SRG is a team of Persons(s) with ALS (PALS), citizen scientists, doctors, and pharmaceutical industry professionals who are frustrated by the limitations of the current drug development process aimed at treating ALS. SRG seeks out interesting new molecules or repurposed drugs to test in various models of Amyotrophic Lateral Sclerosis (ALS, or Lou Gehrig’s Disease).
SRG is a new type of biotech called a “guerrilla biotech”. It is young, small, aggressive, and is the new wave of how science will be done in the future. By outsourcing and utilizing Cloud-based infrastructure, it can do the same science as large institutions for a fraction of the cost.
About the Salk Institute for Biological Studies:
The Salk Institute for Biological Studies is one of the world’s preeminent basic research institutions, where internationally renowned faculty probe fundamental life science questions in a unique, collaborative, and creative environment. Focused both on discovery and on mentoring future generations of researchers, Salk scientists make groundbreaking contributions to our understanding of cancer, aging, Alzheimer’s, diabetes, and infectious diseases by studying neuroscience, genetics, cell and plant biology, and related disciplines.
Faculty achievements have been recognized with numerous honors, including Nobel Prizes and memberships in the National Academy of Sciences. Founded in 1960 by polio vaccine pioneer Jonas Salk, M.D., the Institute is an independent nonprofit organization and architectural landmark.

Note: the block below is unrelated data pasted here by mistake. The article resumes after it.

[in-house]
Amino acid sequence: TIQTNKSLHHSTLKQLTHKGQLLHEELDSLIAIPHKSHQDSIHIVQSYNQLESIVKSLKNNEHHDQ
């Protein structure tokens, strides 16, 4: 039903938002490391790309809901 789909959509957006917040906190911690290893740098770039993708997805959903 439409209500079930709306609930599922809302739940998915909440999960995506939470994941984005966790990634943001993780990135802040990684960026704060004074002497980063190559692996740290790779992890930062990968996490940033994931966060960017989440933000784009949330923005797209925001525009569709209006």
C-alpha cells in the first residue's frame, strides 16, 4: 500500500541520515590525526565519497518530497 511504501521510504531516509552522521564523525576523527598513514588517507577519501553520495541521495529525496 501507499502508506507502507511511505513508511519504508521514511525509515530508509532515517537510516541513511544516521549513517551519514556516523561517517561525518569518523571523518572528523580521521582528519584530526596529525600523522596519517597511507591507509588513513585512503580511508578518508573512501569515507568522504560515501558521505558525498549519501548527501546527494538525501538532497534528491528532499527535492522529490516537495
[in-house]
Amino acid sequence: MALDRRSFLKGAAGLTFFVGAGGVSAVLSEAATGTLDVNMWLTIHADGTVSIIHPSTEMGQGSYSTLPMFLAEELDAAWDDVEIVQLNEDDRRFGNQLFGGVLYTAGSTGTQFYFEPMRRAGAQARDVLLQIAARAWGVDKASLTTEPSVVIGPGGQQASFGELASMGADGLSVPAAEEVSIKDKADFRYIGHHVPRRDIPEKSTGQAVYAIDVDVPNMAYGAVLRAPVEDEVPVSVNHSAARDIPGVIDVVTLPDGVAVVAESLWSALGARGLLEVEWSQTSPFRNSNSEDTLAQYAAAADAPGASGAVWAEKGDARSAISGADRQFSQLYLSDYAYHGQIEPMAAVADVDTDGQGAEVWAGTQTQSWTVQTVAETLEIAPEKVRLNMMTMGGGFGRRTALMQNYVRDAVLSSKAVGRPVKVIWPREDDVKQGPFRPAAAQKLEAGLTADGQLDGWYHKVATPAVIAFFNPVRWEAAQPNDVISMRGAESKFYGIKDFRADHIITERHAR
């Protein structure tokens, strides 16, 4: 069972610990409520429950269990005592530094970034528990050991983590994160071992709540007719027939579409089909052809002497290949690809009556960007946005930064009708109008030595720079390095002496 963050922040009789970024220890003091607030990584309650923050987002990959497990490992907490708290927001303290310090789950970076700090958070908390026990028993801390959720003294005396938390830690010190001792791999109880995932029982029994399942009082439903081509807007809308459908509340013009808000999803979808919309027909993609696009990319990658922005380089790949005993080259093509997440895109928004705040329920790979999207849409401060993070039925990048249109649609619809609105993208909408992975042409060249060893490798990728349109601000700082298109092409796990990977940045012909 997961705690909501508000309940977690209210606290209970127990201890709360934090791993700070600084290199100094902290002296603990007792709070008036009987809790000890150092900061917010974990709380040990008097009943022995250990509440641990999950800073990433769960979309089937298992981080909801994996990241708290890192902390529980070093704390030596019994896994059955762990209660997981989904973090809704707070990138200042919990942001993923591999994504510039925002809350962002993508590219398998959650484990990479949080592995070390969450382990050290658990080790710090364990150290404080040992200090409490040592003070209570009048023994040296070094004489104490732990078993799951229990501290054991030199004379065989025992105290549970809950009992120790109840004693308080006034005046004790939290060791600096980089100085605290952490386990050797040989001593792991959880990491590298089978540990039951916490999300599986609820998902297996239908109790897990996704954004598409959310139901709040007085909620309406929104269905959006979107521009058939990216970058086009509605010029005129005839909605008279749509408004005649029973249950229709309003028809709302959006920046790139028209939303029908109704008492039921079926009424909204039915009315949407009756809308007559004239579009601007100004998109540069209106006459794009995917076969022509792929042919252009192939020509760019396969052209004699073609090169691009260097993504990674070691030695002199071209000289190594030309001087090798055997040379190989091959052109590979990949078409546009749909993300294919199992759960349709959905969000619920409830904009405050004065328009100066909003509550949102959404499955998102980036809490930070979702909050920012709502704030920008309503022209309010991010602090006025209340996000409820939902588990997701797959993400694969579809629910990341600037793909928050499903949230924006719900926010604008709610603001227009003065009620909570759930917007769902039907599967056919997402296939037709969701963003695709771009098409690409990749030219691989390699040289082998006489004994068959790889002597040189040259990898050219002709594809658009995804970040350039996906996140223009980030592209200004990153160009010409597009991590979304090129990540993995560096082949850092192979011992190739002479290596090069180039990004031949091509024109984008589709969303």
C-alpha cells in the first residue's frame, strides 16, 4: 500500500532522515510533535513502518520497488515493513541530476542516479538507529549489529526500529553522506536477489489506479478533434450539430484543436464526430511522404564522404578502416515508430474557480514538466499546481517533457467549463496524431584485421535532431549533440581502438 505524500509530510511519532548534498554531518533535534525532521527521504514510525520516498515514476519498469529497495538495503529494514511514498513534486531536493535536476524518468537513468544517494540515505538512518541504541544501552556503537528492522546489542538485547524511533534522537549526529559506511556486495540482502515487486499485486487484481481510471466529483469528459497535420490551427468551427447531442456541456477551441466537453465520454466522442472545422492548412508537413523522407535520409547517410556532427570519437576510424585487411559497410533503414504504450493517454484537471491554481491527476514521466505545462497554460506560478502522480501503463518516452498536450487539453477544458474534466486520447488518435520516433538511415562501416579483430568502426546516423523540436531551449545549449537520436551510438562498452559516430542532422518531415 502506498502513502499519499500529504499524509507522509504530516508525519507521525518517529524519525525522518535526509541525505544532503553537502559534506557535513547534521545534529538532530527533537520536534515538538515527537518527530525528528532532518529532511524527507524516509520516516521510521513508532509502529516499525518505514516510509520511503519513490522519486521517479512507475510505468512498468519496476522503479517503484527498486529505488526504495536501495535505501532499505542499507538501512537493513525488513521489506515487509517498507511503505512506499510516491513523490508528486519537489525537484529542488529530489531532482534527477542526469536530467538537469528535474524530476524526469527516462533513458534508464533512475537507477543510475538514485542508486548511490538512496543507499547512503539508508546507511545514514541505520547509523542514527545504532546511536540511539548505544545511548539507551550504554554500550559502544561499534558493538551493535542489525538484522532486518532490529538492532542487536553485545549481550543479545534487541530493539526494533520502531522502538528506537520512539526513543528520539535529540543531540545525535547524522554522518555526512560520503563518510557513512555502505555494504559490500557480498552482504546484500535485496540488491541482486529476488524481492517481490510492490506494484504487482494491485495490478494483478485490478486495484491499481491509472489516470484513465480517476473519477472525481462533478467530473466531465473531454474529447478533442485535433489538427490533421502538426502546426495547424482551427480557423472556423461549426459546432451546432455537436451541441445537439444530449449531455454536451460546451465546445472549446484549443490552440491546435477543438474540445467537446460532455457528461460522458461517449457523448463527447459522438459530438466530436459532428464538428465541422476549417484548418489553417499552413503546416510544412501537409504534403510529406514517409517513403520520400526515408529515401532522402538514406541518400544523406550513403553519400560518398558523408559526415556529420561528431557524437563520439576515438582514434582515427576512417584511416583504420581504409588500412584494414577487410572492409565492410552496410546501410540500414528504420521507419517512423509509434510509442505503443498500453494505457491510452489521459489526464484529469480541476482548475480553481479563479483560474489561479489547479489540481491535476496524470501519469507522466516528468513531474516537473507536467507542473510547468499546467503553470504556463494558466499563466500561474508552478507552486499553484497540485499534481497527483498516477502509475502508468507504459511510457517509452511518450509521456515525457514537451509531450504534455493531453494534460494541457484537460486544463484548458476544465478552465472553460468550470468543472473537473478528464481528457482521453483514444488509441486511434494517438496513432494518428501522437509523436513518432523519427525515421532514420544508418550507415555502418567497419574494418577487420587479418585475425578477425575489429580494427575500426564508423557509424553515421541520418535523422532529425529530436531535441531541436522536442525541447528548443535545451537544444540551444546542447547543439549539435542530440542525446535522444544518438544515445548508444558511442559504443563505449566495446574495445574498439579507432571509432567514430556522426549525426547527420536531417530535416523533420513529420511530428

What do you call 100 mice in a box?
The beginning of a beautiful research project!
We are currently hosting nearly 100 of the little critters in the lab as we try to keep them alive past about May/June (based on average lifespan of the SOD1 G93A transgenic research mice). It’s exciting to be underway with this project. Not only that, but we received a few extra which we are putting to good use getting some preliminary data from other prospective molecules beside J147.
Join us in wishing for wiggling little whiskers in June!
In the early summer of 2013, SRG applied to Prize4Life for access to their colony of G93A transgenic research mice at Jackson Laboratories. Our research proposal for J147 was accepted and we were given granted sufficient animal numbers to properly conduct our study.
Unfortunately we just missed the last breeding cycle for the year. That meant waiting for the next cycle. SRG is pleased to announce that we have received the inventory list with individual animal identities! We expect delivery by the end of January.
We are very excited to commence our first research program and demonstrate that guerrilla biotechs can perform quality science. Stay tuned for more good news!
We are pleased to announce our entry into the Prize4Life Treatment Prize. We are excited to be part of this program and are hopeful for success.
We are pleased to announce a partnership with Salk Institute For Biological Studies for funding development of a candidate molecule called J147. J147 is a molecule developed at Salk to treat Alzheimer’s and has shown encouraging results in the animal model. We recognized that it works in ways which are also relevant for ALS, and are currently preparing to commence fundraising to get the first experiments done in the ALS animal model. We are hopeful for similar results as in the Alzheimer’s model.
SciOpen Research Group would like to announce the arrival of guerrilla biotech innovation!